Bill Borders (ND ’76) strikes me as one of those people who, for some reason, are usually referred to using both names. You know: as in, “Bill Borders stopped by today.” Never, “Bill stopped by,” or “Borders was here.” Two names. Both barrels. He seems like he has that kind of impact.
I could be wrong, of course. I’ve only spoken to him once, so far, and only by phone. I’ve never met him. For all I know, he could be as tall as Danny DeVito and as handsome as Shrek. But he speaks with a deep southern Indiana drawl that’s as solid as oak, and he’s a master of that midwestern habit of understatement that lets you know everything is under control.
I ask him why he’s walking the Trail.
“Well, my son works in development there and he mentioned it to me and I thought, ‘Well, hell. That sounds interesting.”
I’m going to like Bill Borders, I can tell.
For a start, he swears. At least a little.
I swear. At least a lot. Perhaps excessively. Which frankly has me a little worried as I try to imagine walking 320 miles across Indiana for two weeks at the end of August (Borders is predicting “90/90 days” – that’s 90 degree heat, 90 percent humidity – and he’s calling the idea “interesting”). We’ll presumably be in the company of very devout and pious individuals. When I picture a “pilgrimage” I don’t picture a raucous, bacchanalian event. I picture piety, and I hope my tongue doesn’t get me into trouble.
Bill Borders also seems to be the sort who doesn’t ponder a bad decision too long before jumping in, which again is something to which I can relate. He signed up for the 5-day leg of the pilgrimage almost immediately and then let the organizers know “I can do the whole thing if you need someone.” They talked a bit about the physical expectations of the core team of pilgrims – we’ll be covering about 35 miles a day for eight days under our own power before being joined by those walking the 5-day, 3-day, or final 1-day legs of the journey (all of which are significantly shorter walks). Only after he hung up the phone did he wonder, “What the hell did I just volunteer for?” (He swears. Thank God, he swears.)
Oh, by the way, the man has managed type-1 diabetes for thirty years.
“You’re doing this with diabetes?” I ask.
“Yeah. They’re a little worried about that, but I’ll be good,” he says.
“You’re making this really hard for me to feel any sense of personal accomplishment, you know,” I say. Then we both remember that another one of the core pilgrims is an 80-year-old Holy Cross brother who has twice cycled across the country and suddenly neither of us feel very special anymore.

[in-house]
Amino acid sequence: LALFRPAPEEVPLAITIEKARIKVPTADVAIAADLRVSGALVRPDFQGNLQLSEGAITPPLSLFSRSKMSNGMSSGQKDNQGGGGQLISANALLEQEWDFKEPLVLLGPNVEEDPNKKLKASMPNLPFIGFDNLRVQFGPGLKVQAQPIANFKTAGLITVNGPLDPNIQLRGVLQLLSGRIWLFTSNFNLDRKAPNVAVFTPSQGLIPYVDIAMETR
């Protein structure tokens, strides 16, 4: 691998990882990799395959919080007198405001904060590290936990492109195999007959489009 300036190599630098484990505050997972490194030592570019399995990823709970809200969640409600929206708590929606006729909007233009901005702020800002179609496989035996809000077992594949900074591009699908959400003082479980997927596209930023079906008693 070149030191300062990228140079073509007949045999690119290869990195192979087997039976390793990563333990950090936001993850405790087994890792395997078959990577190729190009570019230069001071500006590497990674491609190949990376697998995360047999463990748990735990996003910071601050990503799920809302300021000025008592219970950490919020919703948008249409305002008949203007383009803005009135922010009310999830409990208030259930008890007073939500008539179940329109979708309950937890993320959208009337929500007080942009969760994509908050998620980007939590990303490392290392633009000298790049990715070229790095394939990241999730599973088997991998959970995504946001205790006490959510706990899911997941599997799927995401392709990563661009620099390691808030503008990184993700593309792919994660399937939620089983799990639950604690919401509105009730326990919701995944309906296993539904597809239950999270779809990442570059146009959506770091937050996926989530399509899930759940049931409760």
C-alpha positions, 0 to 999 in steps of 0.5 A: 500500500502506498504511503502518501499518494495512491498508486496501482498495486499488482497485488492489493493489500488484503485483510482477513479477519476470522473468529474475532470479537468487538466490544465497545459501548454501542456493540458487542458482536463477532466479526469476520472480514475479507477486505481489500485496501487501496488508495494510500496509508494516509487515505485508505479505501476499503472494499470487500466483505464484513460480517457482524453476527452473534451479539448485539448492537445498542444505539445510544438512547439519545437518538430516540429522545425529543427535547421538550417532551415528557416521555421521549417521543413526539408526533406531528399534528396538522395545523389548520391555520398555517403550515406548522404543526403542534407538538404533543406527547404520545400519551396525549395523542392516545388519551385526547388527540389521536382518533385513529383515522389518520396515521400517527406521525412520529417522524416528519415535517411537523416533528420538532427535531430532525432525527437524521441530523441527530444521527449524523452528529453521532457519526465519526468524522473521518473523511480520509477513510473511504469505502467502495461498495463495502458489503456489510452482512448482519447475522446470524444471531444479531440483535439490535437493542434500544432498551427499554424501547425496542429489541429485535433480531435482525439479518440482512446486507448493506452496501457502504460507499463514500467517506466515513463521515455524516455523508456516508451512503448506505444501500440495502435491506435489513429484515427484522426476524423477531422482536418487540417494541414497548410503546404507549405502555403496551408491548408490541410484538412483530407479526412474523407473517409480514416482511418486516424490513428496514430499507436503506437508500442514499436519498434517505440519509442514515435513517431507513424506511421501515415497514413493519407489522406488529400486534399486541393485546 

“But it was a neat place to go to school,” he then says, getting back to the reasons for signing up for this, and his voice is immediately softened by a nostalgia I know well. A nostalgia which breaks through that habitual understatement.
“We’ve been incredibly blessed,” he says, and I notice he speaks as a family rather than an individual. Bill and Mary Jo (Cinnamond, SMC ’76) Borders have been married 33 years and have two sons. The recession brought their family’s furniture manufacturing business to a close sooner than they would have wished, but that characteristic earthy resilience meant he simply turned his skills to community action with the Lincoln Hills Development Corp, working to help the underprivileged through the non-profit’s Head Start program and other empowering initiatives.
Now retired, he was looking for something to do. “I guess I just wanted a challenge” he says. “I wanted the opportunity to repay the University for everything I feel it’s given me.”
We talk a little about what that is. A truly global family. A unique paradox of pride and humility, of the courage to lead and the strength to serve. A shared belief that along with the opportunity to be strong comes the responsibility to be strong, to face challenges and grow from them.
Yeah, I like the guy a lot.
So we’re doing this thing, Bill Borders and me, and several others you will meet soon. And already I’m thankful to my University – yet again – for introducing me to people who feel like old friends I never knew I had until now.
About The ND Trail Blogger
Tim Deenihan ('92) is a writer, an actor, an impatient philosopher, and the only man in a house of four women. If you're ever in Seattle, look him up - he makes a wicked margarita and a mean manhattan. If you can't get to Seattle, you can find him on twitter as @tinangel. Walk with Tim in August. Join Us.